TUM RECORDS CONCLUDES ITS CELEBRATION OF WADADA LEO SMITH´S 80th ANNIVERSARY WITH TWO MORE EXCEPTIONAL BOXED SETS
01 Evening Prayer / 02 Out of the Depths / 03 Still Waters / 04 Kirkastus / 05 Arie - A Song for a Lost Love / 06 Nightjar / 07 Farewell to Valomäki / 08 Long Sole Sound / 09 Hear My Cry / 10 Lead Me to the Rock // Total playing time 66:58Juhani Aaltonen
tenor saxophone (01,
03, 04, 06, 07, 09, 10), f
lute (02), alto flute (05), bass flute (08)
piano (01, 02, 04, 05, 07, 09, 10),
harp (03, 06, 08), chen (06), percussion (02)
December 1, 2015
Saxophonist/flutist Juhani Aaltonen and pianist /harpist Iro Haarla, two longstanding leaders in European improvised music, release their first duo recording, Kirkastus. All compositions on the record are by Iro Haarla.
Saxophonist/flutist Juhani Aaltonen and pianist/harpist Iro Haarla first collaborated in drummer/composer Edward Vesala´s various ensembles in the late 1970s and early 1980s appearing on many of Vesala´s most important recordings. Aaltonen, Haarla and Vesala also performed together as the Edward Vesala Trio in 1983.
Aaltonen and Haarla picked up their collaboration when Juhani Aaltonen formed his much praised quartet by expanding his trio in 2008 with the addition of Haarla on the piano and harp (Conclusions, TUM CD 021, and To Future Memories, TUM CD 036). Aaltonen and Haarla have also occasionally performed as a duo but Kirkastus marks their first duo recording and presents a new height for their collaborations.
On Kirkastus, Aaltonen and Haarla play exclusively Haarla´s compositions with the mood ranging from quiet contemplation to powerful crescendos. Most of the compositions were composed specifically for this recording with a number of them inspired by Haarla´s favorite Psalms. In addition to his customary tenor saxophone and flute, Aaltonen also plays the alto and bass flutes that add to the sound world of this recording as do Haarla´s harp and chen that complement her grand piano.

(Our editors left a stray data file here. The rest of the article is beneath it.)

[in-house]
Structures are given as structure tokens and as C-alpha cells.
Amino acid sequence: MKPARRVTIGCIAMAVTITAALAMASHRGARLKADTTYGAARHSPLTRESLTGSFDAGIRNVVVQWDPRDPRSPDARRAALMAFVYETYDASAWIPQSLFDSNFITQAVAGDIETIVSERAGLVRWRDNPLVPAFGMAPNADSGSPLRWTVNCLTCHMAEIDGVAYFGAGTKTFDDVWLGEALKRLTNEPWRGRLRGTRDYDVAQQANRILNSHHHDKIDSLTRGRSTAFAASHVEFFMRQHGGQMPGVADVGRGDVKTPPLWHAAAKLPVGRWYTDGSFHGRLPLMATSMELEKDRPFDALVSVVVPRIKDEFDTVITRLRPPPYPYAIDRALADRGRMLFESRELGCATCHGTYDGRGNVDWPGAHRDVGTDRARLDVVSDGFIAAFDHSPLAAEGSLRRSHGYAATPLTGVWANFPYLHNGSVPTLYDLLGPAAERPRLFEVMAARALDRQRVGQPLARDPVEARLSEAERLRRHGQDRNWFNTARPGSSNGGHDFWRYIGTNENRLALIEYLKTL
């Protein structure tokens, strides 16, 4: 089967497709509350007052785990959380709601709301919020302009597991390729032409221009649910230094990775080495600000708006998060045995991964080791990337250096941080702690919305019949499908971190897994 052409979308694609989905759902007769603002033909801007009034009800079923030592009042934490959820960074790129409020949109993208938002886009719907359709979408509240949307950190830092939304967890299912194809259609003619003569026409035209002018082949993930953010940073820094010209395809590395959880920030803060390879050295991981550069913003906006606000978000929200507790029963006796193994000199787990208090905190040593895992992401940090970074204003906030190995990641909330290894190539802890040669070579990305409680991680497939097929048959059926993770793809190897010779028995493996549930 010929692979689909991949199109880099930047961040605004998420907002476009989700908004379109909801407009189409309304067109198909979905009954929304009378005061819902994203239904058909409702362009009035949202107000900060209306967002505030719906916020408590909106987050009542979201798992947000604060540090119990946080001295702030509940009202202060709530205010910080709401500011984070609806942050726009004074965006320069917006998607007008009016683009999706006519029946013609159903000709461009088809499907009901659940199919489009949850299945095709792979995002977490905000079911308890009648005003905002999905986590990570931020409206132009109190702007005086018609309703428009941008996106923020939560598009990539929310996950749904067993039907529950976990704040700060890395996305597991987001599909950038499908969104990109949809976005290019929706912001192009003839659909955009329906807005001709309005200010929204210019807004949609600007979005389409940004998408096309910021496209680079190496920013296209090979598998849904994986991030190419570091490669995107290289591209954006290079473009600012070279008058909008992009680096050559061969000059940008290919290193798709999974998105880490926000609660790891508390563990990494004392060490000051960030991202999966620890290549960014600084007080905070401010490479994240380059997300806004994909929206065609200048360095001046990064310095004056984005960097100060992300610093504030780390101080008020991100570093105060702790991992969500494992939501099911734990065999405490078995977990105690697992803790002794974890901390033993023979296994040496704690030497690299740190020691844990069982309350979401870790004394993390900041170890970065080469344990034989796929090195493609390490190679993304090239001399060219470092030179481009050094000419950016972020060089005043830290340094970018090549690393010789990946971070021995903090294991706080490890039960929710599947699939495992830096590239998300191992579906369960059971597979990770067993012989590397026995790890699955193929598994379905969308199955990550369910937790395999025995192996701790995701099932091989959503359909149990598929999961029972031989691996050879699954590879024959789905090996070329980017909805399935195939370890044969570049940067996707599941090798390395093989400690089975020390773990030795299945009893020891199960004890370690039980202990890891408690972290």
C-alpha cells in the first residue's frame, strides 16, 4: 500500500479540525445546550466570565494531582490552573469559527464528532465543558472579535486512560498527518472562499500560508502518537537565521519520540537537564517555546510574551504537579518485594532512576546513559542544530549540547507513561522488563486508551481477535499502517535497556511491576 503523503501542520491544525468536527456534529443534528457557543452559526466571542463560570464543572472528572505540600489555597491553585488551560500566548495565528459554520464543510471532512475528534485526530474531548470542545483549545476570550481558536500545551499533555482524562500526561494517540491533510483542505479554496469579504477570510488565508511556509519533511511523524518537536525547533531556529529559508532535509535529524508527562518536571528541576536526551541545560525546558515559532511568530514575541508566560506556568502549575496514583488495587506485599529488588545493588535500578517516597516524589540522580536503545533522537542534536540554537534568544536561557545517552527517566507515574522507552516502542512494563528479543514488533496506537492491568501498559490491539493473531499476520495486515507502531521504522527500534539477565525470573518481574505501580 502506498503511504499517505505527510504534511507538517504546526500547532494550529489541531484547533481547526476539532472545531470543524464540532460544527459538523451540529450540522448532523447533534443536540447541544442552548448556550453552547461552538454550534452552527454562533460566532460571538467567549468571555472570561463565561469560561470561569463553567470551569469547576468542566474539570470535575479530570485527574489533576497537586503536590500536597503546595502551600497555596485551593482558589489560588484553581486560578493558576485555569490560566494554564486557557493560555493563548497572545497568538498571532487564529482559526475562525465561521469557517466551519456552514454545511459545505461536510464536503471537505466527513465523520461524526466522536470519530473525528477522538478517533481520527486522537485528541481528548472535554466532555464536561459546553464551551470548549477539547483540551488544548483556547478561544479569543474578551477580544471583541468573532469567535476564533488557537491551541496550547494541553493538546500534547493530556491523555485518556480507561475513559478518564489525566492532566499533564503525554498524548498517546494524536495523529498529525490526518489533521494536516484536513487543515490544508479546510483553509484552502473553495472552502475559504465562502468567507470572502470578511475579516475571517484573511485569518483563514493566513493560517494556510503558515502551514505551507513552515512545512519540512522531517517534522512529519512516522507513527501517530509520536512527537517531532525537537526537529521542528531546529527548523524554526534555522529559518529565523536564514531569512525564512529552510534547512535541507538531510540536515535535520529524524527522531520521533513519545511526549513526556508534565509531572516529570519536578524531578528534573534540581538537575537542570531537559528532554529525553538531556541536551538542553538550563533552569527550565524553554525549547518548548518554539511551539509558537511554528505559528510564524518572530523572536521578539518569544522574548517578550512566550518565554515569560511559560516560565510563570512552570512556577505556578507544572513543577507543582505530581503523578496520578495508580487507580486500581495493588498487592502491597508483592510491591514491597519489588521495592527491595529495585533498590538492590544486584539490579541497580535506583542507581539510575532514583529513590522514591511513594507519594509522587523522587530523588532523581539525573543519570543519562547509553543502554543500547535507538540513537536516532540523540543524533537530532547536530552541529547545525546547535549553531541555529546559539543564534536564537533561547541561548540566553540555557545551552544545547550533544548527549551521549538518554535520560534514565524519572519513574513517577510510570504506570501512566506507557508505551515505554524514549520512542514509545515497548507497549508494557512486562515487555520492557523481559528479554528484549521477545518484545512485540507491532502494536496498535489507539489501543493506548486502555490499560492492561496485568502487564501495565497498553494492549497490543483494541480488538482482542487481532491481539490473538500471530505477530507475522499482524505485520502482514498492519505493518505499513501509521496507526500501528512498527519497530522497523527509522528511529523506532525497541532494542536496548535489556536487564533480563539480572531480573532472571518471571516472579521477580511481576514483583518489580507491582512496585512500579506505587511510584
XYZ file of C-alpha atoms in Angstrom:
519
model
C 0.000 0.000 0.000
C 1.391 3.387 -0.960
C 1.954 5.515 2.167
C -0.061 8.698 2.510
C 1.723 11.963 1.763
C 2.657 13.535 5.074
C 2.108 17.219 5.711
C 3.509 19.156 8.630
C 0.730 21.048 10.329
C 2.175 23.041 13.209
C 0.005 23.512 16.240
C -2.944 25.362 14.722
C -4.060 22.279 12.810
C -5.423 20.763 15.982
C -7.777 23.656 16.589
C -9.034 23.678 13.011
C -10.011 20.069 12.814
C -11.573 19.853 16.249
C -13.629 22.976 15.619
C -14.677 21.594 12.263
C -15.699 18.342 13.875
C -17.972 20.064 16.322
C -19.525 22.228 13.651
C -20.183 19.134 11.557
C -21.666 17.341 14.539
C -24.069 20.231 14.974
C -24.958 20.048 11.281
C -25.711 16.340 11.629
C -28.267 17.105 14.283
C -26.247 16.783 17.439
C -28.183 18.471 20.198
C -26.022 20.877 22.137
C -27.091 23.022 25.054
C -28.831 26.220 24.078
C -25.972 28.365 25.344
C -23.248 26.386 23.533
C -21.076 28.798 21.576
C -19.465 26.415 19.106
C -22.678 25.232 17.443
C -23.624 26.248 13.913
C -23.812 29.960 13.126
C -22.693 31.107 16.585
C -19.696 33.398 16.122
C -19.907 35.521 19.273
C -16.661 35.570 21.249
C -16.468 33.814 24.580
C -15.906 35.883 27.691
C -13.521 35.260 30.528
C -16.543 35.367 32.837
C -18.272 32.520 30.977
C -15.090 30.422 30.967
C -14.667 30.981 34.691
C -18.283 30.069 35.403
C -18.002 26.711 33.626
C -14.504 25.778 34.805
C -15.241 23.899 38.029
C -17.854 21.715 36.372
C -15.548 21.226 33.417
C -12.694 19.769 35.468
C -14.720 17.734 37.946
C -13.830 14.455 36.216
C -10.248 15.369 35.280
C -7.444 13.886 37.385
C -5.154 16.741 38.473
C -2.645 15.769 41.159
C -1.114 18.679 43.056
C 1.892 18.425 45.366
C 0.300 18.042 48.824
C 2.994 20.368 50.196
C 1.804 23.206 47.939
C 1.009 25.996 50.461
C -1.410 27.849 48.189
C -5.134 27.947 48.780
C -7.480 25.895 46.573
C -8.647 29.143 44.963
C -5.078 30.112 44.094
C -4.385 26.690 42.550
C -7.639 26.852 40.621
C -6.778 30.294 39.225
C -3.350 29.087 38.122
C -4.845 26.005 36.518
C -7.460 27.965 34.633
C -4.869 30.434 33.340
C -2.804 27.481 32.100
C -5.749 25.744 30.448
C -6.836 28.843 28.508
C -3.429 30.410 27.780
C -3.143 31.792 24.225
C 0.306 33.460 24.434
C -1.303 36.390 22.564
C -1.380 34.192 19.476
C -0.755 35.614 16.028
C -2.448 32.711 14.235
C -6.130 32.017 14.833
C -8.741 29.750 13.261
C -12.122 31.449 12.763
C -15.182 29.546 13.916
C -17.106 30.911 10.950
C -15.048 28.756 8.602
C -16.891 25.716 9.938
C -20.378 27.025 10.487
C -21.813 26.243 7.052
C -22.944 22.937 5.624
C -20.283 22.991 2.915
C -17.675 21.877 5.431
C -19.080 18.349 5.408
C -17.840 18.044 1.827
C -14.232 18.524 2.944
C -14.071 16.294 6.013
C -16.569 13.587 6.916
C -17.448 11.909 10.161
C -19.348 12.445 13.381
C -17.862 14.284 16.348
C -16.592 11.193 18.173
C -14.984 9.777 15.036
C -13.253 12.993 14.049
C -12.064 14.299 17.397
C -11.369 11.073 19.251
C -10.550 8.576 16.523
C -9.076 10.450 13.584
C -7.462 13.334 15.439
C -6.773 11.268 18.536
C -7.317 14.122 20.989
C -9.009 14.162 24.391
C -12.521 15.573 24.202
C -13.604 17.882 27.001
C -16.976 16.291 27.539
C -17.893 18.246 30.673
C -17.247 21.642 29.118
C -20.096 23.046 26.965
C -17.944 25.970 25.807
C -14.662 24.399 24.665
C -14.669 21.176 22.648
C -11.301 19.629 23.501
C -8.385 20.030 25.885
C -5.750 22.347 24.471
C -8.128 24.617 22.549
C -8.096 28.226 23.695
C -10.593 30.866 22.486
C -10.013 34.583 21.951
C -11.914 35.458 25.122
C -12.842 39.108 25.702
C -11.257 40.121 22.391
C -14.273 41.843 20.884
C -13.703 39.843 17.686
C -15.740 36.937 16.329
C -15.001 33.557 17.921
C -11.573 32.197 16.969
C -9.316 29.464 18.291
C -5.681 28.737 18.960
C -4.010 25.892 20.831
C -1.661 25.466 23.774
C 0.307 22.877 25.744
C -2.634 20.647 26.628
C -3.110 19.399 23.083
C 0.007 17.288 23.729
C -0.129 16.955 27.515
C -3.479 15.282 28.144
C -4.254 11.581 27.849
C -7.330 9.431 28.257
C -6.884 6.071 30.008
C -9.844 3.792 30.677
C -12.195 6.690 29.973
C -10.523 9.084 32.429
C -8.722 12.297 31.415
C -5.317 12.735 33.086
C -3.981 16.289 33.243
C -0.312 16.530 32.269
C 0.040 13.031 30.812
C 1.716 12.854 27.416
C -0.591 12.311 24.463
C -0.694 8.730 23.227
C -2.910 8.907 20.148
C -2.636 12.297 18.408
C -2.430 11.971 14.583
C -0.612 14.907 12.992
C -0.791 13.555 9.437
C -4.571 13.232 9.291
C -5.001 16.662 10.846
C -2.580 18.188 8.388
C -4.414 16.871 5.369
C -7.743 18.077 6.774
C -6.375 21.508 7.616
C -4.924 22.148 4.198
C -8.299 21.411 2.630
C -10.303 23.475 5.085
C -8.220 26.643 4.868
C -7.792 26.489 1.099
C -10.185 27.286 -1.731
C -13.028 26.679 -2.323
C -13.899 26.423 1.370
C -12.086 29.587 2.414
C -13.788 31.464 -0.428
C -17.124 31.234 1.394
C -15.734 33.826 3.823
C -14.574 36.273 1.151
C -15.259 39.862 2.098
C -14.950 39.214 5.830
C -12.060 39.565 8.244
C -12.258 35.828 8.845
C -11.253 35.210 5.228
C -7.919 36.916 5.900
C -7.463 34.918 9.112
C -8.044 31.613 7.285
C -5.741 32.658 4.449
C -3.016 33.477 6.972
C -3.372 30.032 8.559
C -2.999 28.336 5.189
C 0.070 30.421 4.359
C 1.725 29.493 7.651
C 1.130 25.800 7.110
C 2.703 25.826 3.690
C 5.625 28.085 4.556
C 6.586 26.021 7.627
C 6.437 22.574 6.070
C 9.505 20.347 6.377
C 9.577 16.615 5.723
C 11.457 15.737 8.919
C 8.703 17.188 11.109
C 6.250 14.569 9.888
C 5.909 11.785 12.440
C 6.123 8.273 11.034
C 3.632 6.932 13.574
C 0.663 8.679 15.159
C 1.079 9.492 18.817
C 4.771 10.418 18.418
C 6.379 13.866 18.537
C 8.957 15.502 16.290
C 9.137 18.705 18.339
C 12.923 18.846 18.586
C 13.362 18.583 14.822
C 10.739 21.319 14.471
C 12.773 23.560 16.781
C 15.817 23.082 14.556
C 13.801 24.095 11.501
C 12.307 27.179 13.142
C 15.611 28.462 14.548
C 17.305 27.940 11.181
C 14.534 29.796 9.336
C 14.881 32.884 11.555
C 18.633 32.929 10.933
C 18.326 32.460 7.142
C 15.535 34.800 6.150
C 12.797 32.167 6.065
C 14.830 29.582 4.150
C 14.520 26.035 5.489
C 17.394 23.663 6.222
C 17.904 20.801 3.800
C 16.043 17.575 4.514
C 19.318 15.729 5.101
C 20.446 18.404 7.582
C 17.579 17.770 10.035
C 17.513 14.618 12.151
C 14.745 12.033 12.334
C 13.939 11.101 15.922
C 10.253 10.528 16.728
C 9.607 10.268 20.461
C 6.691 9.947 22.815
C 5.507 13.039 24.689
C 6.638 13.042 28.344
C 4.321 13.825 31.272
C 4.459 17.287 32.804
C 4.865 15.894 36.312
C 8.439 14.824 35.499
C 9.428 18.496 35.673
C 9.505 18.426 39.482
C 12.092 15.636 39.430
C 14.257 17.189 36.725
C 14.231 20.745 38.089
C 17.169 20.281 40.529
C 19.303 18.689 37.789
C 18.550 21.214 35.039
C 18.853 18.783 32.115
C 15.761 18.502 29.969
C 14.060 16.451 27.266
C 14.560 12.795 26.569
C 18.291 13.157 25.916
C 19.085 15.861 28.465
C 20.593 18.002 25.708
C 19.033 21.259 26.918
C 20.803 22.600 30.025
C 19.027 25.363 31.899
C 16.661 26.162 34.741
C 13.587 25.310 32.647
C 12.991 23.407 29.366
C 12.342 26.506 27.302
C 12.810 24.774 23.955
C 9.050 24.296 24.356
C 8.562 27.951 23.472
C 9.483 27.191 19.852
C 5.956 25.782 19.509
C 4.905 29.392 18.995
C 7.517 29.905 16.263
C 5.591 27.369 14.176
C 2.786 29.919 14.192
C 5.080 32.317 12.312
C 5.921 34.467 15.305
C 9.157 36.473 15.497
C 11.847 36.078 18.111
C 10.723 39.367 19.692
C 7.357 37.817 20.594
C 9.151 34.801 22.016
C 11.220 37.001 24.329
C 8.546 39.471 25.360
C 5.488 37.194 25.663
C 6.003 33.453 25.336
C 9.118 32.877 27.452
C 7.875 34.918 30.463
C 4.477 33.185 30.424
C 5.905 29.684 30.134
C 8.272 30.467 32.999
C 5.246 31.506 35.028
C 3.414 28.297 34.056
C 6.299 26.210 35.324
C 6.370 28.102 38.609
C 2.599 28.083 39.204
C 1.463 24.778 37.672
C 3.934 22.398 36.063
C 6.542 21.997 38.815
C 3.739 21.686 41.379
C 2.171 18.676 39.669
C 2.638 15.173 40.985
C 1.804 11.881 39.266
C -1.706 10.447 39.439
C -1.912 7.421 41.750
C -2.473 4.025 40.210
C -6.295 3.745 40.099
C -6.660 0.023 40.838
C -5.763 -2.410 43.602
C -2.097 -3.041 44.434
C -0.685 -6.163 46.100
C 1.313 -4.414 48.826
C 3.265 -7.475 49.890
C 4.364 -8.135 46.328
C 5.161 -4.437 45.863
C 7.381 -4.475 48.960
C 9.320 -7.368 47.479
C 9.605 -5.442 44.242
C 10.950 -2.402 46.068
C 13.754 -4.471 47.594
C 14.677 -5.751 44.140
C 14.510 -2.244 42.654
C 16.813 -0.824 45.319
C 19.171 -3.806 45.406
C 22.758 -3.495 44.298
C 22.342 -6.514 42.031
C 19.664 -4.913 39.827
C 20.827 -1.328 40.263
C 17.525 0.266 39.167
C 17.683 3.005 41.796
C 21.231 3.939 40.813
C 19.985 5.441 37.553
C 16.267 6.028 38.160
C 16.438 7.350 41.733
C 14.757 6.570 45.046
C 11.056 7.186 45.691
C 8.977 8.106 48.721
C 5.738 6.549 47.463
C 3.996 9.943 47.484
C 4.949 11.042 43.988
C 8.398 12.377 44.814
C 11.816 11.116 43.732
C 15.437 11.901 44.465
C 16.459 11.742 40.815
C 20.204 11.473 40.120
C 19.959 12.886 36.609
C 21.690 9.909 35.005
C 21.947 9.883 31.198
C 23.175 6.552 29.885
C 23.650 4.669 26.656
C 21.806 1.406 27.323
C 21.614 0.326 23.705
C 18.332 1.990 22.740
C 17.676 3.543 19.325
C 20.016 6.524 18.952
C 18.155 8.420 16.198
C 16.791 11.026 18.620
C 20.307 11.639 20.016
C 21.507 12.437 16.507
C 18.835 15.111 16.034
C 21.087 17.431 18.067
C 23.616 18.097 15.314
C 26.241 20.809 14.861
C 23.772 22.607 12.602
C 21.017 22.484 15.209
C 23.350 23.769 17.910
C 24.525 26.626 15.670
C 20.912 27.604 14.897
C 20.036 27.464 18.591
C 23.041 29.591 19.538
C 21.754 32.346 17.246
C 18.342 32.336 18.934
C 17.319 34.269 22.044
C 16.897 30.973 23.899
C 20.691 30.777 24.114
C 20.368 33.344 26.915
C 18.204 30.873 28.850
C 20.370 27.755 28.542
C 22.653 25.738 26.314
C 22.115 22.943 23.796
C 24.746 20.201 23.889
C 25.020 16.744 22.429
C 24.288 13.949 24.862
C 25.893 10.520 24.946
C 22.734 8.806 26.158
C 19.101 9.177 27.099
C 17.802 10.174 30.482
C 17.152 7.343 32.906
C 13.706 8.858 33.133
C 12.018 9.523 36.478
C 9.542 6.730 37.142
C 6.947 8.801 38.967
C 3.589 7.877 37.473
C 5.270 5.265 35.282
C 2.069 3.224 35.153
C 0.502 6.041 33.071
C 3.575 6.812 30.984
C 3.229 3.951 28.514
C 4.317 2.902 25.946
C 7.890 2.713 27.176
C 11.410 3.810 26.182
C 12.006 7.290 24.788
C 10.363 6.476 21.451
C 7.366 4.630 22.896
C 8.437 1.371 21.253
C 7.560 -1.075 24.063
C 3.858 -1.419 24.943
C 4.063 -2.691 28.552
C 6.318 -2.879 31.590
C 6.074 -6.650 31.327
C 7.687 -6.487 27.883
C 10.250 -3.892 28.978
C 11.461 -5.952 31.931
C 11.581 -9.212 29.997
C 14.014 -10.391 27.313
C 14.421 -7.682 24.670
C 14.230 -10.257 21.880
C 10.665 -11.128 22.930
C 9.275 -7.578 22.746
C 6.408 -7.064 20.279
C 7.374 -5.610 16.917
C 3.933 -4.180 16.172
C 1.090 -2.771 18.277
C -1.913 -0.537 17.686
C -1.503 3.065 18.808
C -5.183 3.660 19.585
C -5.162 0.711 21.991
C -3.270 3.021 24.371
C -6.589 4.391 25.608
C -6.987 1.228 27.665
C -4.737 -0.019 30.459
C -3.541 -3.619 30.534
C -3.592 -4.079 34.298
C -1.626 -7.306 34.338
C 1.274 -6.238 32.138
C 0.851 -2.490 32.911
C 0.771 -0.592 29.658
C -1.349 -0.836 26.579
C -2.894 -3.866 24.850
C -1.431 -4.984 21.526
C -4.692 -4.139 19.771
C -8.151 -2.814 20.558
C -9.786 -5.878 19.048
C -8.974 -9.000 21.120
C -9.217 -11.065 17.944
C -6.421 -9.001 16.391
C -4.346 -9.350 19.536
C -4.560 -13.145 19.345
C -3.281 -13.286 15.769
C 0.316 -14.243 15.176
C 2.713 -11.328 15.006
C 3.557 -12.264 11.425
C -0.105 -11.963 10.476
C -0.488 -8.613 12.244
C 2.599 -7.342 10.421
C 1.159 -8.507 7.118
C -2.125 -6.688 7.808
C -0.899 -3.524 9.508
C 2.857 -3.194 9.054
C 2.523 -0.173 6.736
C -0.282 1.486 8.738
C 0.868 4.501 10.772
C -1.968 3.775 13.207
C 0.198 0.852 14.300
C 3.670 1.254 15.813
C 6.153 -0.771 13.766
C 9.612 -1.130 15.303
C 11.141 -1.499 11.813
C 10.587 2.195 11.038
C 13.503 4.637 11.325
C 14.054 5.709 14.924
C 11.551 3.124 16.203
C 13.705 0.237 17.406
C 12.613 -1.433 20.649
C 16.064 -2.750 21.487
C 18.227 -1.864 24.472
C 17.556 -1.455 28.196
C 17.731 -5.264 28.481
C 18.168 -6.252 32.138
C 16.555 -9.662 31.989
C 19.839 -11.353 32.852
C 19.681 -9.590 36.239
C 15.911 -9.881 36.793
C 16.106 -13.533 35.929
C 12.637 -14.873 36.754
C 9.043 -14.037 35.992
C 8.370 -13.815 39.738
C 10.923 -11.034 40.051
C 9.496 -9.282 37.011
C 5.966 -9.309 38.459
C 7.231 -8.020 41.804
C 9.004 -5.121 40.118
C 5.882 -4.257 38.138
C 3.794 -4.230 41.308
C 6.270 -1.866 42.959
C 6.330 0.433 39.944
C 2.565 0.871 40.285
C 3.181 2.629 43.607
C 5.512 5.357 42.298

"I have always found playing with Iro to be extremely easy and creative," says Juhani Aaltonen. "Firstly, Iro has such a strong melodic sense in her compositions and in her own playing, that it serves as a perfect starting point for my own improvisations. Secondly, she keeps the music open and leaves the soloist much room for choice. This creates the freedom in music that both Iro and I seek."
"To me, the most important thing about Juhani´s playing is his unique talent in interpreting melodies in an almost heart-breakingly deep manner, always bringing his own individual voice to my compositions," comments Iro Haarla. "Playing with Juhani is almost like being in a natural, relaxed musical conversation where you do not have to think ahead of time, what to say next, as the conversation just continues to flow at its own weight."
Saxophonist and flutist Juhani Aaltonen (b. 1935), who will turn 80 later this year, established his fame on the Finnish and European jazz scene through his collaborations with Henrik Otto Donner, Heikki Sarmanto, Edward Vesala and Arild Andersen, among many others. During this millennium, he has focused on leading his own groups, such as the Juhani Aaltonen Trio and Quartet, releasing several recordings on TUM Records, including To Future Memories (TUM CD 035), Conversations (TUM CD 024-2), Conclusions (TUM CD 021), Illusion of a Ballad (TUM CD 013), Reflections (TUM CD 017), Strings Revisited (TUM CD 003) and Mother Tongue (TUM CD 002).
Iro Haarla (b. 1956) first became known through her work with Edward Vesala, which began in the late 1970s and continued until his death in 1999, including in the Sound and Fury ensemble. During the past two decades, Haarla has increasingly performed her own compositions both as a soloist and with her own groups, of which the most important are the Iro Haarla Sextet (Kolibri, TUM CD 035) and her Finnish-Norwegian quintet (Northbound and Vespers). Haarla´s compositions have also been performed by her duo with bassist Ulf Krokfors (Heart of a Bird, TUM CD 004), the Haarla-Krokfors Loco Motife (Penguin Beguine, TUM CD 011), the Juhani Aaltonen Quartet (Conclusions, TUM CD 021) as well as the UMO Jazz Orchestra and other big bands, among others.
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